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Waiting Lists

Joint Position Statement of AAIDD and The Arc


State agencies and service providers must deliver appropriate services and supports when requested and when needed by people with intellectual and developmental disabilities (IDD)* and their families.


Our constituents and their families may remain on waiting lists for years after requesting necessary services and supports. Frequently, educational gains are lost without ongoing support.

In many instances, people are not aware of the available services and supports and of alternative options that could result in faster and better services and supports. Thus they may fail to get on the waiting list or may be waiting for inadequate or inappropriate services and supports. They must often accept services and supports that are available but do not meet their actual wants and needs. Many are desperate and placed under extraordinary stress. To make matters worse, many states do not even maintain waiting lists.


Needed services and supports must be funded by government and available for our constituents and their families when they request them. To ensure that people get the help they need, the following must occur:

  • Public systems should actively reach out to individuals and to families to make them aware of the process to obtain services and supports.
  • The process to determine eligibility and to plan necessary short- and long-term services and supports should occur promptly on request and be conducted by qualified personnel who are independent from the service provider and the funding agency.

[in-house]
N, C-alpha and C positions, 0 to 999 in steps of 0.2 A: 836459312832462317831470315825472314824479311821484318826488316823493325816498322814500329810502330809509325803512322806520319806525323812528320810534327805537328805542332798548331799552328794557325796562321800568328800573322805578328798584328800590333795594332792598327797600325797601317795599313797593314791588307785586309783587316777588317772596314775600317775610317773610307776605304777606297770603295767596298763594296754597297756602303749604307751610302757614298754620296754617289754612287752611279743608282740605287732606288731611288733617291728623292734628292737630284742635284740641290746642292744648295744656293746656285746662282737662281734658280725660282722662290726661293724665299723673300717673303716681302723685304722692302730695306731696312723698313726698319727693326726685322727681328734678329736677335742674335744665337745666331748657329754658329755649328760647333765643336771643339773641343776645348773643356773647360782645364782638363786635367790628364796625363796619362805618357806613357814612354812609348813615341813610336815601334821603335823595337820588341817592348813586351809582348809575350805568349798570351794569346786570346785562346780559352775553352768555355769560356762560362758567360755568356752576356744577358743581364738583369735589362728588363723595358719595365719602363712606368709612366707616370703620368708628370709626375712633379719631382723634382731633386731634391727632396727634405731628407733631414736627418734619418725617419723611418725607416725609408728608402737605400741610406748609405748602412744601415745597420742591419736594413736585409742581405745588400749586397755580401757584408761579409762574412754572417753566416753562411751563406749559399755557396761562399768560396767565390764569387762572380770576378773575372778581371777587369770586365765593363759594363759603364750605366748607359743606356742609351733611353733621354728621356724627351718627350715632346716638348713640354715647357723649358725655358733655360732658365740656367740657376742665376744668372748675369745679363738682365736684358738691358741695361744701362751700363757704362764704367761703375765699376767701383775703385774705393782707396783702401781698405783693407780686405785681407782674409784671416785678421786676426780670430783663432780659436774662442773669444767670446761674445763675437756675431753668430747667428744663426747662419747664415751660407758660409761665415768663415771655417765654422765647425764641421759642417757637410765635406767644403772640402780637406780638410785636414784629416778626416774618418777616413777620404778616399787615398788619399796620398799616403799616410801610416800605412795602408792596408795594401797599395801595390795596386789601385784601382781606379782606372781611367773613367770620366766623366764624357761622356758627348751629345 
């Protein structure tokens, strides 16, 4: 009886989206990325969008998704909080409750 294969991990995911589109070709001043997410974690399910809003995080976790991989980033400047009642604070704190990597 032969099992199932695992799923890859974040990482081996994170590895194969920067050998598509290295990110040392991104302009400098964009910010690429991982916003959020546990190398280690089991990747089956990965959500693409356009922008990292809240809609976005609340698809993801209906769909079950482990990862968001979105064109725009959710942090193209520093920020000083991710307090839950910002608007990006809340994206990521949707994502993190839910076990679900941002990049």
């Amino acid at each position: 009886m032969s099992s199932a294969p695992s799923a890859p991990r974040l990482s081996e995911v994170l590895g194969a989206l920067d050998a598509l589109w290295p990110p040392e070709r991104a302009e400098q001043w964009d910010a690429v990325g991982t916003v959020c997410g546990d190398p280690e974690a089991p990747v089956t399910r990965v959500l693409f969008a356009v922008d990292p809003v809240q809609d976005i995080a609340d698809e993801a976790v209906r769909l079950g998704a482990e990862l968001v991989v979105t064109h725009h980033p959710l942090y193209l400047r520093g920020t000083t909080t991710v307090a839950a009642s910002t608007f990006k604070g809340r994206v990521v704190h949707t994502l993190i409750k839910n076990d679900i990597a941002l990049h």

• Individuals and families should be made aware of community service and support options whether they are readily available or need to be developed.
  • Once a service or support option is agreed upon, it should be implemented as soon as possible but by no later than 90 days. This timeframe applies to those who require a change in services and supports as well as to those without services and support.
  • In emergency situations, people should receive services and supports within hours.



AAIDD Board of Directors
May 28, 2002

The Arc, Congress of Delegates
November 9, 2002


Intellectual Disability (ID) is a lifelong condition where significant limitations in both intellectual functioning and adaptive behavior emerge during the developmental period (before adulthood).

Developmental Disabilities (DD), first defined in 1975 federal legislation now known as “The DD Act,”, are a group of lifelong conditions that emerge during the developmental period and result in some level of functional limitation in learning, language, communication, cognition, behavior, socialization, or mobility. The most common DD conditions are intellectual disability, Down syndrome, autism, cerebral palsy, spina bifida, fetal alcohol syndrome, and fragile X syndrome.

The acronym “IDD” is used to describe a group that includes either people with both ID and another DD or a group that includes people with ID or another DD. The supports that people with IDD need to meet their goals vary in intensity from intermittent to pervasive.

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